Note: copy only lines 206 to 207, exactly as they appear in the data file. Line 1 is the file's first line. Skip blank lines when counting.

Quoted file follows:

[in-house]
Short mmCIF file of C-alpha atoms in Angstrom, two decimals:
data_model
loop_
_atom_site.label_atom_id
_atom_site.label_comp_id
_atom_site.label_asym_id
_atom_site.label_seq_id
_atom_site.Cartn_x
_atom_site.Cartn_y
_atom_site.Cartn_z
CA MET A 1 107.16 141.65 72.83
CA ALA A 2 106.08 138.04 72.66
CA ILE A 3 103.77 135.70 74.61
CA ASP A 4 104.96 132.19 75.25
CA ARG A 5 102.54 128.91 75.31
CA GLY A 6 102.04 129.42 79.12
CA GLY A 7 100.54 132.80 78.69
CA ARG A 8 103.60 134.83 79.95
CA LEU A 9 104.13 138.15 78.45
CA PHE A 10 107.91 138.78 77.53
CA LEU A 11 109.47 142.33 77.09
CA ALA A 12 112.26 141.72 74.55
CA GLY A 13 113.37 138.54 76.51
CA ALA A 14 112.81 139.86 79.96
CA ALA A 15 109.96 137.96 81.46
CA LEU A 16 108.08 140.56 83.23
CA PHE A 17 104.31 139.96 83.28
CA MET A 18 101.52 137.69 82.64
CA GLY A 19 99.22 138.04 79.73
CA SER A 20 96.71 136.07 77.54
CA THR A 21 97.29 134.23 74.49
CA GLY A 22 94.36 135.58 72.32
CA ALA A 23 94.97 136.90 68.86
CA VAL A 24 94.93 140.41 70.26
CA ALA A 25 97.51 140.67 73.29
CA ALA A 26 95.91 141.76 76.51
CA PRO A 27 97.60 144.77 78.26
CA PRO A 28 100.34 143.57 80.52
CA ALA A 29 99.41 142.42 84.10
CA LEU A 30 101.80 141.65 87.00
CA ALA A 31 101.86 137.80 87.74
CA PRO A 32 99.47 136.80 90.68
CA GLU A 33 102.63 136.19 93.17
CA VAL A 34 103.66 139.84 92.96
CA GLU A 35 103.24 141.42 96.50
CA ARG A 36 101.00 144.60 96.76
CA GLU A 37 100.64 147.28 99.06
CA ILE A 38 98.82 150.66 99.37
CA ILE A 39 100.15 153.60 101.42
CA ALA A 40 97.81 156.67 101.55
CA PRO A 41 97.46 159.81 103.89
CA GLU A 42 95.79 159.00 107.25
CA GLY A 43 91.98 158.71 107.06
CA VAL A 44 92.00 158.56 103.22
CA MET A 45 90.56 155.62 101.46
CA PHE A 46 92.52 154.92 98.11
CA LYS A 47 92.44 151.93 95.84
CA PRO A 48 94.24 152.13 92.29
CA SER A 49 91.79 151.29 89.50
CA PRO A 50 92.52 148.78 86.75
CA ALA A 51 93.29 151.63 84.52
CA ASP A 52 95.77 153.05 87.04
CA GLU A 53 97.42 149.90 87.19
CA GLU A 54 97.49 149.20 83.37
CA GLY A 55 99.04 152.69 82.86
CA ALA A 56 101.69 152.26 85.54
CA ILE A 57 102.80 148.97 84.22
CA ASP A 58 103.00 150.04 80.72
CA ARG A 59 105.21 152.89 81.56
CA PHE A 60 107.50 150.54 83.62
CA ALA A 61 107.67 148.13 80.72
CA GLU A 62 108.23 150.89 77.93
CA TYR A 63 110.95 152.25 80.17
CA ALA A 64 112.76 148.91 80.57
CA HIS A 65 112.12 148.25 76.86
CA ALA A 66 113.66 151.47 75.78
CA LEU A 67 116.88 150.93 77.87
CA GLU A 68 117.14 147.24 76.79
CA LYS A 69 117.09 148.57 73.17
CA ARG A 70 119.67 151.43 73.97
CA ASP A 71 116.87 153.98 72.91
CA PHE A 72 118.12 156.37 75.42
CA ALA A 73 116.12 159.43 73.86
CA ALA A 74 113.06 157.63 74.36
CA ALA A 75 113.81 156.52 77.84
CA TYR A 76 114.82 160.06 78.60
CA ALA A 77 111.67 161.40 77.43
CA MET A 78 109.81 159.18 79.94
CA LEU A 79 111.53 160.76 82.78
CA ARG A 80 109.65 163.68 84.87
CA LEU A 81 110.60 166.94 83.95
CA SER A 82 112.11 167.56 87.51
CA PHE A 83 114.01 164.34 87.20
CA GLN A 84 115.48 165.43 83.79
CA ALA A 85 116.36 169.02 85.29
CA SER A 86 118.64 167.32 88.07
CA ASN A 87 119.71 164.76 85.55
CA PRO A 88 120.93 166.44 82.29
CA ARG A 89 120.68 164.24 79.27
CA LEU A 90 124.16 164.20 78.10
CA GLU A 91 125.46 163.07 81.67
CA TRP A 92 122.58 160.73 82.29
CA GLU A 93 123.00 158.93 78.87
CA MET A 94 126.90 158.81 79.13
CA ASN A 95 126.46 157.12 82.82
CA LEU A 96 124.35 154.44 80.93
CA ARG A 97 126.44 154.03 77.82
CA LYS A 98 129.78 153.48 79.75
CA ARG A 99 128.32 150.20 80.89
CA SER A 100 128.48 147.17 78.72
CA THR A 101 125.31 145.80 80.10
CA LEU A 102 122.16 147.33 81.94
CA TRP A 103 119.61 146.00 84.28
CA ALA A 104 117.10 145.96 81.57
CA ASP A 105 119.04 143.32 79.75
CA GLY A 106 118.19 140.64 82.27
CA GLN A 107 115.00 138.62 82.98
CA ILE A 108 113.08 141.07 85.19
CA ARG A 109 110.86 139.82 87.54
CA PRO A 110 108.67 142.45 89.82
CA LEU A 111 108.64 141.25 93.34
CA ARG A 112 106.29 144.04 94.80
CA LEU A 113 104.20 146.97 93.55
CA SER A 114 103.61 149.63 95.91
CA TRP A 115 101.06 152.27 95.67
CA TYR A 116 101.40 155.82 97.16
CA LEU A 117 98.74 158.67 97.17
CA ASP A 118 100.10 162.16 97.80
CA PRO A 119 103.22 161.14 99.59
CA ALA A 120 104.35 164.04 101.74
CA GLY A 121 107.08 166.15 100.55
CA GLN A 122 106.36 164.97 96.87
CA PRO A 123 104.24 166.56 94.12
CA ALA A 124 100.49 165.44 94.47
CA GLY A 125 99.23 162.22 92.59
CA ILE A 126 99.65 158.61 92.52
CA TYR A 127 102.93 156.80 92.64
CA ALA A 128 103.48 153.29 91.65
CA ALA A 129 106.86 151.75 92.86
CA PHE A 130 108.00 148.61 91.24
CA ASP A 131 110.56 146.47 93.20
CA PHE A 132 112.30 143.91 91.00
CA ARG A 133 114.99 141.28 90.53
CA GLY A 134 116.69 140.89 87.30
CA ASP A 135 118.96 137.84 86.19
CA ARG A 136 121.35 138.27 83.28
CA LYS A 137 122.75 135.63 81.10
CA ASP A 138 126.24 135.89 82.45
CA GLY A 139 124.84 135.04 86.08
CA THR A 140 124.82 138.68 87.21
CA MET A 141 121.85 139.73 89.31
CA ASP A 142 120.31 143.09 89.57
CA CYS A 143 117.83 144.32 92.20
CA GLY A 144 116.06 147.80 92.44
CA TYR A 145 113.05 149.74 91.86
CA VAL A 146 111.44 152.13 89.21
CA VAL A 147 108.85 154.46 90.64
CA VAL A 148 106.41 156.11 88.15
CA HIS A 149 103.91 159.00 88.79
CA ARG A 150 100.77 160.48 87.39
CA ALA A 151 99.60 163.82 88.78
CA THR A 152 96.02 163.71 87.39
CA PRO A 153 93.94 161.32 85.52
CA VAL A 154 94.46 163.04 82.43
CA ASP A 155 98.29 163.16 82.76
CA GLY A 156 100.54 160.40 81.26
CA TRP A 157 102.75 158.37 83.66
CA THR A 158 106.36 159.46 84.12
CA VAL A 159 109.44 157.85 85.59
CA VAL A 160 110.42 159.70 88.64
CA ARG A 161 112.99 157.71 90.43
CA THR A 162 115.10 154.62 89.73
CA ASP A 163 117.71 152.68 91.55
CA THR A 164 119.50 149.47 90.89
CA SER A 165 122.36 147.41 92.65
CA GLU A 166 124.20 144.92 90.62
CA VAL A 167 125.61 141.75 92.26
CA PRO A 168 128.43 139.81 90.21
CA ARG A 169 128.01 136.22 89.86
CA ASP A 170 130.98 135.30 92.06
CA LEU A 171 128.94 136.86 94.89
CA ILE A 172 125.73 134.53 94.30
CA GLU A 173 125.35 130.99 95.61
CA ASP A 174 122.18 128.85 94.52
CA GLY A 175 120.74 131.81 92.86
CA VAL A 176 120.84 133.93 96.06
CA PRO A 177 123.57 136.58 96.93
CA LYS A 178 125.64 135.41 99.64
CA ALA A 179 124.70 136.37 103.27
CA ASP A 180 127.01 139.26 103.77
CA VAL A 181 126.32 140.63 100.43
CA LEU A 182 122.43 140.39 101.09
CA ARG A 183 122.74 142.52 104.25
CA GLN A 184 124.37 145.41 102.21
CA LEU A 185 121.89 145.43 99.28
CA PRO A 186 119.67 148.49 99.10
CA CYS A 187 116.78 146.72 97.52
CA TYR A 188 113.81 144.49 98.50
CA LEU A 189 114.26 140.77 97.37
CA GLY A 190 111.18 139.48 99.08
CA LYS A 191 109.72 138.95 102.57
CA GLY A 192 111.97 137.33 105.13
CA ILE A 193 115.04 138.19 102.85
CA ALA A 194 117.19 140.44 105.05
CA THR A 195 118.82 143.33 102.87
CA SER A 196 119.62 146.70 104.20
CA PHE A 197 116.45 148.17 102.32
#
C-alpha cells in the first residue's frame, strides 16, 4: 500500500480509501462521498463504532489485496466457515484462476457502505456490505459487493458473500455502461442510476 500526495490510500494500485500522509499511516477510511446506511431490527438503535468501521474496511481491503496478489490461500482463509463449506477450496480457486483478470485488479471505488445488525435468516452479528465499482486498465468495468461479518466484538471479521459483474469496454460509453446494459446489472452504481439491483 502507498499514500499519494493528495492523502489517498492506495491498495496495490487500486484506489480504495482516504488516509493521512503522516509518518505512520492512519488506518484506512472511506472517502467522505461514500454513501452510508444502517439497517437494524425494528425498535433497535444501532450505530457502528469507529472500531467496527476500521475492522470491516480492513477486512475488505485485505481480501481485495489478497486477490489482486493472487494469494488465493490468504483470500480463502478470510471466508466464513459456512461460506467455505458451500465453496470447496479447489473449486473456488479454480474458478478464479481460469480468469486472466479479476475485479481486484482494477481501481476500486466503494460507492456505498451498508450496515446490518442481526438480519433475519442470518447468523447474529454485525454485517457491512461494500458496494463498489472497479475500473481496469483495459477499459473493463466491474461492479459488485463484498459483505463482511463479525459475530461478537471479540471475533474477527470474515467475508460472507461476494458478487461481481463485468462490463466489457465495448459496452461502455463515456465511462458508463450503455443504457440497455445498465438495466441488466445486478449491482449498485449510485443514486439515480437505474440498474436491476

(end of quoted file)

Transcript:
CA THR A 195 118.82 143.33 102.87
CA SER A 196 119.62 146.70 104.20